I haven’t maintained a blog in years, but I thought Lockdown Easter was more of a true Easter than I’ve had in years, and I wanted to talk about it.
Growing up a Christian, it’s weird and sad to not be at church today. Ted and I watched the live broadcast of Andrea Bocelli’s concert on the steps of Milan’s Cathedral. He was surrounded by emptiness. As Bocelli sang, the cameras showed the deserted centers of London. Of New York. Of Paris. The sadness of sickness and isolation took center stage as Bocelli prayed for us all with his music.
It felt more like Good Friday than Easter.
Traditionally, the church services for these two holidays are very different. One is akin to a funeral and revisits the events of the death of Jesus of Nazareth, and the other is akin to somewhere between a birthday party and a wedding reception, revisiting the events of the moment he was discovered alive again.
Not today. Lockdown didn’t stop for Easter. Neither day had the consolation of a hug or even live ensemble music. Whatever liturgy we practiced came through a screen.
Lockdown Easter gave us a chance to see that, though we schedule them, the shock of Good Friday, the confusion and isolation of Holy Saturday, and the light and transformation of Easter are not calendar events, but ongoing, simultaneous realities. When Good Friday’s observation (which, for me, was a toggle between screen services, readings, and prayers) looks exactly like Easter’s observation (more reading, screen liturgies, and prayers) these days blend together like all the others of quarantine, and you know what? That’s ok. It’s GOOD, even. The spiritual moments celebrated by Holy Week are ongoing realities in which we participate with our attention, and this side of heaven, we’re always experiencing a mix of grief, uncertainty, and growth. Easter this way removes the artifice of separating those by a day of the week.
Lockdown Easter takes away our shortcuts—when Easter Sunday looks and feels like Good Friday, we our denied our usual triumphalism. We have to do Easter without already knowing how it all ends. Instead of Easter marking a victory—which feels disingenuous with all the pain and heart-sickness and violence that is still in me and the world—we’re celebrating the resurrection when there is a lot of resurrecting left to do. To do this, its becomes a collective acknowledgement of a real Hope beyond hope. We’re doing our faltering best—over the same screens that also bear continual reminders of the sick and the dying—to come together and celebrate the hope that the resurrection of Christ brings into the world.
Lockdown Easter helps us find God in the world instead of in the churches, where many of always go to find him. It keeps us from looking for God at all in specific places or circumstances. More than once I have taken a wrecking ball to my life, inspired by a Henri Nouwen line “I surely have to be where God is.” But here’s what I’ve learned after doing that a few times (I’m a slow learner, ok?): God is not in a particular place or circumstance. He’s in all of them. I don’t have to go anywhere else or do anything special to be where He is. He is in me and with me, and in Him all things move and have their being. This is an opportunity to practice that Everywhere Present-ness.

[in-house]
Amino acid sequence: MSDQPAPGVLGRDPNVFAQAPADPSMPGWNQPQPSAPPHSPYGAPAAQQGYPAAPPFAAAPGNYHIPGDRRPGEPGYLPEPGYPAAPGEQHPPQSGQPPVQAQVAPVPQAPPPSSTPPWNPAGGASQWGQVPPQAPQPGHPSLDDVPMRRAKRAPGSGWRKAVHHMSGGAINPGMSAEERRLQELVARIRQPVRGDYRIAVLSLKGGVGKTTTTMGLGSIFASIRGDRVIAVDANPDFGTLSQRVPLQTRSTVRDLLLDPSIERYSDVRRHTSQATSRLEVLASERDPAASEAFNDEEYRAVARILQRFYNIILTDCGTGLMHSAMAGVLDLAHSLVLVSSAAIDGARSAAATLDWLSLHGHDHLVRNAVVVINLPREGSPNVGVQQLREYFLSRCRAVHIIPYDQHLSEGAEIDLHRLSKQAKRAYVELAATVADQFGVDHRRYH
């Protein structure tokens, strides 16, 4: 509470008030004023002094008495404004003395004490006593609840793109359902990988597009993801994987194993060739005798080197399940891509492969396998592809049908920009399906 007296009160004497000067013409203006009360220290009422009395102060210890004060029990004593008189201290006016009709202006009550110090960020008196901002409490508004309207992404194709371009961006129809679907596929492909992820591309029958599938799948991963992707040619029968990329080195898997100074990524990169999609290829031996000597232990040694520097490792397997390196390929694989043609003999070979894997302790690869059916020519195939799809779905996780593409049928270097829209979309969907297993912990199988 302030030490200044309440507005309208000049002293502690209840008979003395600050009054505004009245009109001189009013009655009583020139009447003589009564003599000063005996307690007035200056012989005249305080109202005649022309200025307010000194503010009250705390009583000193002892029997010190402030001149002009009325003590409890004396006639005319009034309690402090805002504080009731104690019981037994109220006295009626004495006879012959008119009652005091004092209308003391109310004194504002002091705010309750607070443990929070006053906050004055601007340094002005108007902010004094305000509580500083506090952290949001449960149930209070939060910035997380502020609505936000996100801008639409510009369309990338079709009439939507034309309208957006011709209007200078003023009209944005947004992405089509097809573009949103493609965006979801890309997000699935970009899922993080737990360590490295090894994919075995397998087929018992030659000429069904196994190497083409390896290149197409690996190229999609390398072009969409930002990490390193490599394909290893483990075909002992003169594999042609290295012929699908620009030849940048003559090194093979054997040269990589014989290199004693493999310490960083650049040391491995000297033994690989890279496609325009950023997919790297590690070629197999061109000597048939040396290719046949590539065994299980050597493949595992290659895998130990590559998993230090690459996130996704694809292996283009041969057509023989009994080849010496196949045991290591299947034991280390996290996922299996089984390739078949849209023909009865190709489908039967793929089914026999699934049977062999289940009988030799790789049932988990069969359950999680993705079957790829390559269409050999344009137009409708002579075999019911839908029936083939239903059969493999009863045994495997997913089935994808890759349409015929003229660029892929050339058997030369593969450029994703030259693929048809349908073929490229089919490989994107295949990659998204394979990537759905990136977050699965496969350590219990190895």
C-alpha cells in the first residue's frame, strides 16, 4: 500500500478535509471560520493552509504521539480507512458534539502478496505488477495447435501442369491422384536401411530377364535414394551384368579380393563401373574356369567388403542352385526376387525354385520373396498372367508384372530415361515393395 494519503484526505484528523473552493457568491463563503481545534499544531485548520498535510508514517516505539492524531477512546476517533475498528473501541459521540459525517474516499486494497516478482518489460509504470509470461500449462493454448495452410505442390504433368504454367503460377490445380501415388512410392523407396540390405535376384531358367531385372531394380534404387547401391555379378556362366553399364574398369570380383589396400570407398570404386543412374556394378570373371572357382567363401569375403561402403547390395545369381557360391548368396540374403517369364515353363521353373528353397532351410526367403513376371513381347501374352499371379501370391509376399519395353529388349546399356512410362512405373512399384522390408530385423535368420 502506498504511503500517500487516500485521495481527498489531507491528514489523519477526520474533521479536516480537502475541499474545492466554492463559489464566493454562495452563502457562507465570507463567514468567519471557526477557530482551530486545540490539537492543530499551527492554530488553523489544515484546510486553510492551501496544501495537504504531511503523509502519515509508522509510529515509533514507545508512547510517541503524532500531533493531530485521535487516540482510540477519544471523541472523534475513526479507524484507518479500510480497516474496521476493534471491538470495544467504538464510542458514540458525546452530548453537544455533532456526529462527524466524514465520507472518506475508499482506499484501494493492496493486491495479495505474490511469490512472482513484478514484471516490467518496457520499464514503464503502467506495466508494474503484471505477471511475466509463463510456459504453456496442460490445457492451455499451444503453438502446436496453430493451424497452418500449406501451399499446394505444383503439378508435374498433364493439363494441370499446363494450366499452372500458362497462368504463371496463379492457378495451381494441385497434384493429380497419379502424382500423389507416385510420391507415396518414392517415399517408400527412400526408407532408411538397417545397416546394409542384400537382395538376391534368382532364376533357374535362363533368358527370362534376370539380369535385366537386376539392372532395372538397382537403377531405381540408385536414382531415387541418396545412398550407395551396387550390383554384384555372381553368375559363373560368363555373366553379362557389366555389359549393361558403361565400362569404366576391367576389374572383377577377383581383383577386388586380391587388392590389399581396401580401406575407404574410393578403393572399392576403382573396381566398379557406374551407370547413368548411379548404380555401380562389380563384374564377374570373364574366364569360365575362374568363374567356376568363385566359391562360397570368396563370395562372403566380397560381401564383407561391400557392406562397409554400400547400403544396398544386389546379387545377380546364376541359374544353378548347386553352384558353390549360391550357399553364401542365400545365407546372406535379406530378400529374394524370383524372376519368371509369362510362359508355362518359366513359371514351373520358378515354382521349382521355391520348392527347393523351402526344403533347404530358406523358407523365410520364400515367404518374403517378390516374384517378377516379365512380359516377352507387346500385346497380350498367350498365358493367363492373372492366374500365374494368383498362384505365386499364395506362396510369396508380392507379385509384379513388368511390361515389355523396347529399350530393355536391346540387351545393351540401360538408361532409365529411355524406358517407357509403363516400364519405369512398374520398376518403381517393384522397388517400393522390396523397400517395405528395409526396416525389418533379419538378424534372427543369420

So where do we look for God when we can’t go anywhere or do anything? We look for him where He has always been: In taking our very own next step, whatever small one that is. We look for God in the in-betweenness of things. We find him here, in our locked down, isolated in our homes. We find him with the sick and the dying, with the fearful and the exhausted who care for them. We find God in the hope beyond hope before a vaccine, before an anti-viral, before we know how to rise again from economic devastation. God is surely here.
Lockdown Easter keeps us in the world. In lockdown, we lost our opportunity to immerse ourselves in the pastel rituals, cliches and displays—It’s a good thing, too, because knowing us, we’d still brandish them in spite of being surrounded by incongruous suffering. We don’t have our usual chance to take ourselves out of the world and pretend for a day, a minute, a Sunday service that things are more victorious than what we actually experience.
This is good news. Jesus, in one of his final prayers before his arrest prayed “not that you would take them out of the world, Father, but that you would protect them from evil..” (John 17) As He was sent into the world, so are we. The prayer of Jesus was that we would all be one—with each other, with those that believe in the resurrection of Christ, but also get this: with those who don’t yet believe in that Hope beyond hope. We have been given this chance to be one with the world instead of taking ourselves out of it.
We watched the Vatican Mass this morning and I watched a bit of local mass from St. Paul’s here in San Rafael, and millions around the world watched that live broadcast with Andrea Bocelli, who choked up as he finished with Amazing Grace in English, as did the rest of us.
We had a gift today to experience the fullness of death, burial, and resurrection in and out of the fullness of time, but in a new kind of oneness and authenticity. A kind of authenticity and solidarity that just might open the door—rolling stones away, even—to experiencing that Hope beyond hope together with the whole of the world. And that’s something worth celebrating.
He is risen indeed. Alleluia.
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